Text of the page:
Why We Eat What We Eat pt 2 – Moralism & Politics

This is pt 2 of my self indulgent posts that lay the basis of what guides us when we make our decisions surrounding foods. There’s no basic thesis in the individual posts, but I hopefully we come to one after a little later. For now, I’m just putting down my thoughts for the sake of have it written down somewhere. You can read pt 1 here if your curious about these kinds of posts.

Again, these posts are inspired the book How We Eat, by Leon Rappoport. But in his book, he doesn’t list politics as a reason we decided on our diets, per se. He does admit it plays a part, specifically in a larger context above other three reasons (Spirituality, nutritionalism, and hedonism) are at odds with one another. He writes “…over and above these intrinsic meanings associated with food, there is another, equally abstract, level at which food can be understood as an unmistakable embodiment of ideology. This occurs whenever specific foods serve, either by design or chance, as instruments or symbols of social or political ideologies.”

Simply put he’s saying that yeah, there’s these three reasons that influence our food decisions, but above that, there’s one that stands alone as most important and deserves to be considered by itself. That issue is politics.

I agree that politics plays a part in some of our food decisions (all you have to do is bring up veal or foie gras in the right groups of people), but to separate it from the other three options gives the influence of politics unequal weight. I’m of the belief that politics is no better or no worse of a reason to make food choices than any of the other three reasons.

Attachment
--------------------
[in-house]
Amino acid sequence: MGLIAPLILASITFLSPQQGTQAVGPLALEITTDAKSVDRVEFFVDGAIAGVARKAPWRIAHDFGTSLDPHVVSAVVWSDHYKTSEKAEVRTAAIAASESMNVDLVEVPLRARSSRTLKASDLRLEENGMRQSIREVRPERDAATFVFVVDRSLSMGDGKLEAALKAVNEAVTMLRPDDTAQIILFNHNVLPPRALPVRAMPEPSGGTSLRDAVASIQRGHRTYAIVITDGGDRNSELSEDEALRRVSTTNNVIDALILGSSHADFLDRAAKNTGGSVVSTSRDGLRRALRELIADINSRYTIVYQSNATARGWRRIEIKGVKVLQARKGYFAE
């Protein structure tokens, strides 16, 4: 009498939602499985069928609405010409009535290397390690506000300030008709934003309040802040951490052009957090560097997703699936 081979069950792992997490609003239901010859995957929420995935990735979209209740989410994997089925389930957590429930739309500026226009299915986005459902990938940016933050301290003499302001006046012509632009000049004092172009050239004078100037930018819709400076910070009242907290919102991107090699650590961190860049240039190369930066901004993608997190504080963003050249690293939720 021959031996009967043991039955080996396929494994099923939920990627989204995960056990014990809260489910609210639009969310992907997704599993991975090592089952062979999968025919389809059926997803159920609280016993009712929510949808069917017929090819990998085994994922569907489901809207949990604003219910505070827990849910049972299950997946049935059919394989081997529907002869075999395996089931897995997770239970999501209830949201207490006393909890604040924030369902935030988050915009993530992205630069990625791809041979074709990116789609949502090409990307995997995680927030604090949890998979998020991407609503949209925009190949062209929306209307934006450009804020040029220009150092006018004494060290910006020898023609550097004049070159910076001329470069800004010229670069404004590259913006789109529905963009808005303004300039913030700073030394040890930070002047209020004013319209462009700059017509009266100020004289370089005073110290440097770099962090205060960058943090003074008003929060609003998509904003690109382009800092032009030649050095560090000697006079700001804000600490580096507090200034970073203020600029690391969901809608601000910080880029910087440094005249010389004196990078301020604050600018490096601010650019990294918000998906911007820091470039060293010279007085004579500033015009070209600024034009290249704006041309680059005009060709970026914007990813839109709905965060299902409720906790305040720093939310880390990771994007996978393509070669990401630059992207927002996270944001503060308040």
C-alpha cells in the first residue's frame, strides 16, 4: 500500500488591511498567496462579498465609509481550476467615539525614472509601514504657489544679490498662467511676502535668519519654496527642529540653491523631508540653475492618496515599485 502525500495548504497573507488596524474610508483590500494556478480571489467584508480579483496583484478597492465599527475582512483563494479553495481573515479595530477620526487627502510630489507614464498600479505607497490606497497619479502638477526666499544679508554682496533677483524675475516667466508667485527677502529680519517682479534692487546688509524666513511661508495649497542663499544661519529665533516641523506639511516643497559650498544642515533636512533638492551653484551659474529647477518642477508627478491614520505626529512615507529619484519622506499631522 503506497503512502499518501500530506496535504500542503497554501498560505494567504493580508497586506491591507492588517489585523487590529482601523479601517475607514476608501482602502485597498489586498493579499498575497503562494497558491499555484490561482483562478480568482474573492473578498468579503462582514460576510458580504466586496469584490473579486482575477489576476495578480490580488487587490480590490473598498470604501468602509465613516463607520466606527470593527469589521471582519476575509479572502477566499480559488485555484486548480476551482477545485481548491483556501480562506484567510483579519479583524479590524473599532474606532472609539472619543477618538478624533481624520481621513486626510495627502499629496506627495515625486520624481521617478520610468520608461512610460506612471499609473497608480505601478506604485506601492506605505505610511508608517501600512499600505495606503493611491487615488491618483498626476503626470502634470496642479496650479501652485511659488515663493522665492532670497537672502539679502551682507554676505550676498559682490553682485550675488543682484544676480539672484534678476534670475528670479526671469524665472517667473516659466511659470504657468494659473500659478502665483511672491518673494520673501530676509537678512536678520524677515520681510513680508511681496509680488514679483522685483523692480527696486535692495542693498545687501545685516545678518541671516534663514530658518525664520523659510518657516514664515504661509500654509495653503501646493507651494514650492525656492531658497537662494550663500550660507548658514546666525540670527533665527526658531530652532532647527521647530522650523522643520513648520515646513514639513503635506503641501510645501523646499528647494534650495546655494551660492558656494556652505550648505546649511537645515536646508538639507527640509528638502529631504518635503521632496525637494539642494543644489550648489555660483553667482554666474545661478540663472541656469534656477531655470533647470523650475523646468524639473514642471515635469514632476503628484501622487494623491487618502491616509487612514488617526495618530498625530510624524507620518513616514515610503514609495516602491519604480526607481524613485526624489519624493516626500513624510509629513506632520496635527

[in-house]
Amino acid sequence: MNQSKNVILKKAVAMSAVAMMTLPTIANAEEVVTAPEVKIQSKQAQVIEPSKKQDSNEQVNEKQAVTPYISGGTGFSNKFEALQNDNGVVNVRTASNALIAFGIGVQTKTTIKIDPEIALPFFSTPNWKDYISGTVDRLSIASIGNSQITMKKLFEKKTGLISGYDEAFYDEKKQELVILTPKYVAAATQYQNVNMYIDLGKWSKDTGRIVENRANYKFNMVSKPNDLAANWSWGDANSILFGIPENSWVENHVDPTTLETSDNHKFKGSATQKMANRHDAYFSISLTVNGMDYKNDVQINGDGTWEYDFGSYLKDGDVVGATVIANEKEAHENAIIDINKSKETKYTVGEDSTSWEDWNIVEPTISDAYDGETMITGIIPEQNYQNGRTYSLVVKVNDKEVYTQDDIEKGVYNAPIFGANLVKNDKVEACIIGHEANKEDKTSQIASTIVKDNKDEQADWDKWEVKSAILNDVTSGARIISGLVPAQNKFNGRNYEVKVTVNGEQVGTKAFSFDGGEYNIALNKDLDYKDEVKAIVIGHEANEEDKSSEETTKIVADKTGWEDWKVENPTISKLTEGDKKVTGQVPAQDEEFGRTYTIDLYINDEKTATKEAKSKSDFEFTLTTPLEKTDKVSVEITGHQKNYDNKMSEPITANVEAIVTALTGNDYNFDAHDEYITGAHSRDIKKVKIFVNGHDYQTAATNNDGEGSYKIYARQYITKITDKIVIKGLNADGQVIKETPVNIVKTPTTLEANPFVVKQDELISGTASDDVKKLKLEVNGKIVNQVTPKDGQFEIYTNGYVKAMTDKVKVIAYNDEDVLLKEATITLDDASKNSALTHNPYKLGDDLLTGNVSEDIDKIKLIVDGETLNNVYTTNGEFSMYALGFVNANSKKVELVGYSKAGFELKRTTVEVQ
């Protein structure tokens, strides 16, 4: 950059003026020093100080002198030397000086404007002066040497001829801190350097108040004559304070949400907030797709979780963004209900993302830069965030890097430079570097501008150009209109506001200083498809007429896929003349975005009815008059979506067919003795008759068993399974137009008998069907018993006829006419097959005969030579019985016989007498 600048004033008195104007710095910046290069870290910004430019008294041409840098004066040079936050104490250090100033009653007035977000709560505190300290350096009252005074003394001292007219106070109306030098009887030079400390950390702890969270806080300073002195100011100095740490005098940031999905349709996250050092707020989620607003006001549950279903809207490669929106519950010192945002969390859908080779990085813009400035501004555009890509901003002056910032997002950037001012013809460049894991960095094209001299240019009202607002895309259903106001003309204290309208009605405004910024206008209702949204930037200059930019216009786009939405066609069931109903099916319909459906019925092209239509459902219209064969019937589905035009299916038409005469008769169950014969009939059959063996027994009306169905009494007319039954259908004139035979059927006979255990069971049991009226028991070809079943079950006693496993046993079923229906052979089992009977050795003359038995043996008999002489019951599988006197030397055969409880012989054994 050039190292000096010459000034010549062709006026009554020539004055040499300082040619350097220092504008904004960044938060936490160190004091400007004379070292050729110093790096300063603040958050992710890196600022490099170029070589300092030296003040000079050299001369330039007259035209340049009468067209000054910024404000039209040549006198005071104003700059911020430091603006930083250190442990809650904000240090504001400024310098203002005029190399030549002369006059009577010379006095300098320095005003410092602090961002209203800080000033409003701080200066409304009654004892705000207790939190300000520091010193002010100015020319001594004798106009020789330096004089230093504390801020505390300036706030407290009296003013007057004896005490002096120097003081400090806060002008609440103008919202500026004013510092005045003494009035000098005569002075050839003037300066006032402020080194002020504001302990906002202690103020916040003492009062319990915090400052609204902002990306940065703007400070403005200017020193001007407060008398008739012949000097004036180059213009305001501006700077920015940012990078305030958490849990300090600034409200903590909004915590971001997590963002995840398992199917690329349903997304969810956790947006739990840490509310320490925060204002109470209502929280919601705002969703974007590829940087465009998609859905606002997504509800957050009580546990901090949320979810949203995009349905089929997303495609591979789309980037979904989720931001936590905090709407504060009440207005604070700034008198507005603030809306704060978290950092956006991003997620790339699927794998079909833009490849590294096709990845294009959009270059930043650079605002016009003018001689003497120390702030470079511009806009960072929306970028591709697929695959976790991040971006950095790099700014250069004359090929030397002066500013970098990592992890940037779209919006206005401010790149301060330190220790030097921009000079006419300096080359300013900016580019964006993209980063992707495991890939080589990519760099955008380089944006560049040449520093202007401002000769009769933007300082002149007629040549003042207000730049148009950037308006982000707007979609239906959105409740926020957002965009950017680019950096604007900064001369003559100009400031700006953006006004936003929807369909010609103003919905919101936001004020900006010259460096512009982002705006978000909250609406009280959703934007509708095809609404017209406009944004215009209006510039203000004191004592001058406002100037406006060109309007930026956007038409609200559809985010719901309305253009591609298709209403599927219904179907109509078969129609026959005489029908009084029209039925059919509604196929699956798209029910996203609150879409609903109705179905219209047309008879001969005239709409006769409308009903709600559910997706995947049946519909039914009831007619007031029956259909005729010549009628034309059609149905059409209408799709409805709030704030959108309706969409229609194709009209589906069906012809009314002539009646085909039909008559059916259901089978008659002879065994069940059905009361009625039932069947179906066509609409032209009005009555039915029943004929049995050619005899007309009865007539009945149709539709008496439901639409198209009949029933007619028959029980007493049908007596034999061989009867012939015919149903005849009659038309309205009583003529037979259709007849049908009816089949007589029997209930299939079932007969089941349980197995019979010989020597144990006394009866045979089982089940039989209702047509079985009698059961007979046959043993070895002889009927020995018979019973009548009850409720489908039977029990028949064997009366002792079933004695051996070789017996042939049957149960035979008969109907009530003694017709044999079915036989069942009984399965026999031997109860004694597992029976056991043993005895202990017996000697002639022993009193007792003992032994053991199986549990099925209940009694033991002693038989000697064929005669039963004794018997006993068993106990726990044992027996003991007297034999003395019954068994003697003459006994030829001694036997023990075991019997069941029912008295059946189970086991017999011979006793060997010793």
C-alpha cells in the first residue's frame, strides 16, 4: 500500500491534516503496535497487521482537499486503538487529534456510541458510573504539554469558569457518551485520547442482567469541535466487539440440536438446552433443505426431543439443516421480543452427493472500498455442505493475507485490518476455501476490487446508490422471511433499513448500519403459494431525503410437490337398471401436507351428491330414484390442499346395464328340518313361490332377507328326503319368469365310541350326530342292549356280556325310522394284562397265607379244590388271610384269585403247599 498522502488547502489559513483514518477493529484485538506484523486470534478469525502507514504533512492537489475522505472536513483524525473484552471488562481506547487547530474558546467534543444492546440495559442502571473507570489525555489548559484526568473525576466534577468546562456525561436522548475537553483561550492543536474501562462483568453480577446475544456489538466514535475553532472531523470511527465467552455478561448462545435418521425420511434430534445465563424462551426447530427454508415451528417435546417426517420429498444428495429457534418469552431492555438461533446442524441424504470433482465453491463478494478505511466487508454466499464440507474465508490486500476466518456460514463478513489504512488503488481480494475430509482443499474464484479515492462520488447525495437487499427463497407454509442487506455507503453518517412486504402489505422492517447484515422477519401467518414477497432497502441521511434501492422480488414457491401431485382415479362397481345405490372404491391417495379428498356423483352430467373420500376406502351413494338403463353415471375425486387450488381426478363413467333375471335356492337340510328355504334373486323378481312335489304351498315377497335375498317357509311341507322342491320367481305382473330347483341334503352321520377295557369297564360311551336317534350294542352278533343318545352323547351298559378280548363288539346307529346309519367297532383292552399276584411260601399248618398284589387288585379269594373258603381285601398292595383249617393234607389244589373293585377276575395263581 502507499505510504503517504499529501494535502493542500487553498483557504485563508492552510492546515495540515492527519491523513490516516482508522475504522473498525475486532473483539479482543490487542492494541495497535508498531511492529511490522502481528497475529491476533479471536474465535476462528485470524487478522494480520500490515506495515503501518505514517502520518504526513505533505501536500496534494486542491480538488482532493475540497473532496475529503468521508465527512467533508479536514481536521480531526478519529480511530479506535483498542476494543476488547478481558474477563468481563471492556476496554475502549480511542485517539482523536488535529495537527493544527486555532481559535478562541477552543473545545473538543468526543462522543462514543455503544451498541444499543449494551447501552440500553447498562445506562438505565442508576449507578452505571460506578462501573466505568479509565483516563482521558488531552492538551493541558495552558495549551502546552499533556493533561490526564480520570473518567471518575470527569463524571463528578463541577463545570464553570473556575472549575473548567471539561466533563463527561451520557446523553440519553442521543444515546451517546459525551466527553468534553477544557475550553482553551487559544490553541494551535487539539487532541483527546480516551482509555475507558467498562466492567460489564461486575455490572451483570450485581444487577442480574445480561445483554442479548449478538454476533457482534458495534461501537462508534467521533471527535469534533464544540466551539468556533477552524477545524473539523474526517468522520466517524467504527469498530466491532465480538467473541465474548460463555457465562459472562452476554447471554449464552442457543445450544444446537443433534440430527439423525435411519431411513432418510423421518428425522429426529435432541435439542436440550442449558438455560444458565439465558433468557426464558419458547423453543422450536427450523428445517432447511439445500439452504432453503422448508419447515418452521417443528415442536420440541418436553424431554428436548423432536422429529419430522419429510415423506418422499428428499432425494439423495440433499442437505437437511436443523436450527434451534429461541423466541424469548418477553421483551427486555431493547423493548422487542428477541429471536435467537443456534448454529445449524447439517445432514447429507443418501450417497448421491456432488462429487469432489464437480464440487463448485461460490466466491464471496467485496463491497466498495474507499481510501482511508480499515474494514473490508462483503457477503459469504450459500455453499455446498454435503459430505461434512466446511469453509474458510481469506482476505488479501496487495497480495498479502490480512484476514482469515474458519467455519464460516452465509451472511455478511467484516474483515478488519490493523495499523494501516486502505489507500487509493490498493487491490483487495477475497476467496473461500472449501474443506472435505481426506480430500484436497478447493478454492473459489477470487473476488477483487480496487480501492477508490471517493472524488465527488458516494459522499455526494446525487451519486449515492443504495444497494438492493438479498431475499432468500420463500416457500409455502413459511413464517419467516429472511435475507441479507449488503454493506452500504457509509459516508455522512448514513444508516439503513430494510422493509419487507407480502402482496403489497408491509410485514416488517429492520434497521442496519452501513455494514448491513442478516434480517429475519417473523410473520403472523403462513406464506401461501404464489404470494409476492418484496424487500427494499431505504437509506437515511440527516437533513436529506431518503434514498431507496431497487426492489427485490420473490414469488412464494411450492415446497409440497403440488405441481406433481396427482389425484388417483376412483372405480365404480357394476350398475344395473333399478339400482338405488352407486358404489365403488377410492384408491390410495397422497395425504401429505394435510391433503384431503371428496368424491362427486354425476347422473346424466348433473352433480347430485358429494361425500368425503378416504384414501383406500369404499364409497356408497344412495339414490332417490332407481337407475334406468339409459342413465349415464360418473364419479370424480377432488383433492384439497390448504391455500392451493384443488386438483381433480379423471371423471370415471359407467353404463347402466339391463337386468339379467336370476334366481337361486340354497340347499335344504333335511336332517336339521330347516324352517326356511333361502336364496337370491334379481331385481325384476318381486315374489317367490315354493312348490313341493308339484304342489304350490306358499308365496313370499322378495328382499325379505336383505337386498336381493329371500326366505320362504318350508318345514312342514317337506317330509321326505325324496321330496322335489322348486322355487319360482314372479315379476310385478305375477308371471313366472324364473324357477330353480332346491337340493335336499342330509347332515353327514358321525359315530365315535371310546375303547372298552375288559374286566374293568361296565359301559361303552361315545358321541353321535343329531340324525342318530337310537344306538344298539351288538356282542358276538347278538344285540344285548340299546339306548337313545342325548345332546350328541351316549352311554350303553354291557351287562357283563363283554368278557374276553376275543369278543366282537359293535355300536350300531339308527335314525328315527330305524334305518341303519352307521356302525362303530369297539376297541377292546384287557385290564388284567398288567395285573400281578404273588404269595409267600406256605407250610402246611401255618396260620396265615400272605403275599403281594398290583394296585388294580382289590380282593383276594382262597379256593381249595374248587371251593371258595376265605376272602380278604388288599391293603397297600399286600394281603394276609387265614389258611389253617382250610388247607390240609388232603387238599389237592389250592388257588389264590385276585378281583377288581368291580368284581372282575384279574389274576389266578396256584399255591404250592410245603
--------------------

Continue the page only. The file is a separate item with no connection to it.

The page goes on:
First let’s look at the larger political food behaviors. Hunger Strikes are probably the most extreme examples of food decisions based on politics. Think of the significance of these acts, essentially saying “I believe in my cause so much, that I am rejecting a key component of human existence to bring this to light”. Whether or not these acts are effective in communicating these messages is up for debate.

Then there are the boycotts. Thousands of people around the world decide upon which food products they will buy based upon the actions of the companies who produce certain products. From baby’s milk to Fast Food Chicken, political motivations designed to institute change affect the choices we make.

But boycotts don’t just happen at the larger group level. People make individual choices on their foods based, not necessarily on the idea of instituting change, but rather on the idea of not regarding companies with our money because of the behaviors they display. Some people by organic products for this reason, or are vegetarians. Some people avoid corporate owned restaurants or supermarkets.

There’s a larger, cultural aspect as well, specifically with the restaurants. Outside of the United States, many fast food restaurants are viewed with great disdain by older generations as influencing cultural behaviors when it comes to food. There is also an anti-Americanism surrounding the McDonalds, Wendy’s and KFC’s that are located in distant countries, with some believing them as representative of America’s cultural imperialism. That a fair many of these restaurants are popular in these distant locations, again, is for another post to figure out.

Politics shape the way we choose our foods everyday. Far more than many of us realize.


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